ELECTIONS : Coalition Fails to Make Clean Sweep in Azusa


Hopes for a sweep by a three-candidate coalition ended Tuesday night when Azusa mayoral candidate John Dangleis was narrowly defeated by fellow council member Stephen J. Alexander.

Alexander received 1,253 votes and Dangleis 1,123.

Dangleis waited for the final vote count at 9:30 p.m., hoping to join in celebration with Diane Moritz-Beebe and David Hardison. The two winners beat out eight others for the council seats that Dangleis and Alexander vacated to run for mayor.

Alexander said his top priority is to reopen the political process for public participation and criticized the outgoing council for placing time limits on speakers at council meetings.

His goal is to take downtown revitalization out of the hands of the redevelopment agency and use zoning, code enforcement and planning to revitalize the area.

"The redevelopment agency needs to be restructured and eventually gotten rid of," Alexander said after the election.

Hoarse from campaigning, the 38-year-old lawyer criticized redevelopment projects as he spoke Tuesday night at a victory celebration. He blasted the redevelopment agency for selling a downtown plot of land at Foothill and San Gabriel boulevards to a developer for $250,000 after the city paid $6 million to acquire the land and raze buildings on it.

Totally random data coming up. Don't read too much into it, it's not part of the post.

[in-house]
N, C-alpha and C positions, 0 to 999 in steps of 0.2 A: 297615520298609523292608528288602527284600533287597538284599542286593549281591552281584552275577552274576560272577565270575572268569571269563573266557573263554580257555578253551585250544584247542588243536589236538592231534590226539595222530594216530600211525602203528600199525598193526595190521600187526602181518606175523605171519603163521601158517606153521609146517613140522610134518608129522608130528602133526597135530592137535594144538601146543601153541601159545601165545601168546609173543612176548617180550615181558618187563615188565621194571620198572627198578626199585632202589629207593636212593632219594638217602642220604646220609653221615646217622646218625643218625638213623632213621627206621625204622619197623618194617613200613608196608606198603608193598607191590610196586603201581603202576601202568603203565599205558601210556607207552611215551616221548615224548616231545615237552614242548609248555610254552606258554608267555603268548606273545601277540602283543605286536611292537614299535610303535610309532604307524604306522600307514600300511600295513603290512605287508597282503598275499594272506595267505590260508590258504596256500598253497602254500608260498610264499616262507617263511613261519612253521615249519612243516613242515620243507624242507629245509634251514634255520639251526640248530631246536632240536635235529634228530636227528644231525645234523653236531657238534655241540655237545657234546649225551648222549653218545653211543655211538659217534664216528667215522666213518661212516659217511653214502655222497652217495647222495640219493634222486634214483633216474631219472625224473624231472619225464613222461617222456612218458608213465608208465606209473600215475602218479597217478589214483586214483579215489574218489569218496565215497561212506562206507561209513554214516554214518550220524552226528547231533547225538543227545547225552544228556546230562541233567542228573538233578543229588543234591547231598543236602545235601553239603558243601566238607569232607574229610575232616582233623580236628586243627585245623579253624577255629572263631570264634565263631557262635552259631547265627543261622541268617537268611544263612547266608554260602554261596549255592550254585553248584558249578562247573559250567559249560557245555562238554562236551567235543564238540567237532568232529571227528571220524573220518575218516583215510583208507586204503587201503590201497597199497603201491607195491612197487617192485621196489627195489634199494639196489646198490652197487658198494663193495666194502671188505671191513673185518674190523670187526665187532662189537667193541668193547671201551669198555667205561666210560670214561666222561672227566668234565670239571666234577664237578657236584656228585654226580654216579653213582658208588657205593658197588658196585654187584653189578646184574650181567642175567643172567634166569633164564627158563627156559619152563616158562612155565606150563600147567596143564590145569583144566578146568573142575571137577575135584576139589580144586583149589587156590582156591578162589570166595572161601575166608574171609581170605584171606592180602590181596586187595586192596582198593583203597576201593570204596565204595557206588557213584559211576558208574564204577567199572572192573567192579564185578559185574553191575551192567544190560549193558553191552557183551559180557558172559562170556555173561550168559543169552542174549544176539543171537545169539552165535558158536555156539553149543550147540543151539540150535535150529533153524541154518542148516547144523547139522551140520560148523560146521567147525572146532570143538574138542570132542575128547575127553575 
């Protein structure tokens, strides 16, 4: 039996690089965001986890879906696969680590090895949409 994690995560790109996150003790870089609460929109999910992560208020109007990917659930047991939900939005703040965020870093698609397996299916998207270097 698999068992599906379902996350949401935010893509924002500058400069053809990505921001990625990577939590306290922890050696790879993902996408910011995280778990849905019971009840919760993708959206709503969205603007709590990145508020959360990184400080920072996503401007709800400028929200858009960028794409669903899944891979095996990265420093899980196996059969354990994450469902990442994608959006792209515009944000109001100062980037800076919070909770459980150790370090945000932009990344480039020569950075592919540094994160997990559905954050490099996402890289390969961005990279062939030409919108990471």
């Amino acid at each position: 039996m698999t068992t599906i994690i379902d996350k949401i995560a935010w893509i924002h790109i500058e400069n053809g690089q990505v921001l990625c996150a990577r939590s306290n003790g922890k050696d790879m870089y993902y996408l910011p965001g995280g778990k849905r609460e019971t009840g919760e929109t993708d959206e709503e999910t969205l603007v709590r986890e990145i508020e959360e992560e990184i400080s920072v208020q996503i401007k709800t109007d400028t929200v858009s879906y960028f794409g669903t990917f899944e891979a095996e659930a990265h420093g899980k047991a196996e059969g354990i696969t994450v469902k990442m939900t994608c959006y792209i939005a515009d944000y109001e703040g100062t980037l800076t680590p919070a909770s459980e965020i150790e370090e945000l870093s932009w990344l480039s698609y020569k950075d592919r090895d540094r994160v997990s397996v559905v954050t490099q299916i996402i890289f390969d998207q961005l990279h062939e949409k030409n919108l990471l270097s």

"It's time to run the city like a business," Alexander said. "I don't think many businesses would be buying something for $6 million and selling it for $250,000."

For Moritz-Beebe and Hardison, their celebration was dampened somewhat by Dangleis' defeat.

"It's a bittersweet victory," Hardison said. "We were running, not on a ticket, but there was one mayoral candidate we thought was going to win and didn't."

Azusa's reputation has been damaged by perennial political infighting that recently has seen council members squaring off against one another over the future of the Azusa Rock Quarry and the goals of the redevelopment agency. With no discernible coalition created by Tuesday's election and a mayor-elect who has often sided with the minority council vote, the city's legislative body may continue to wrangle.

Although Dangleis said he had faith in the incoming council to be productive, he regretted what might have been.

"It's too bad for the city," he said. "If I was elected mayor, we'd have a great working coalition."

Hardison, however, said that Azusa's needs are great enough to catapult the new council into action.

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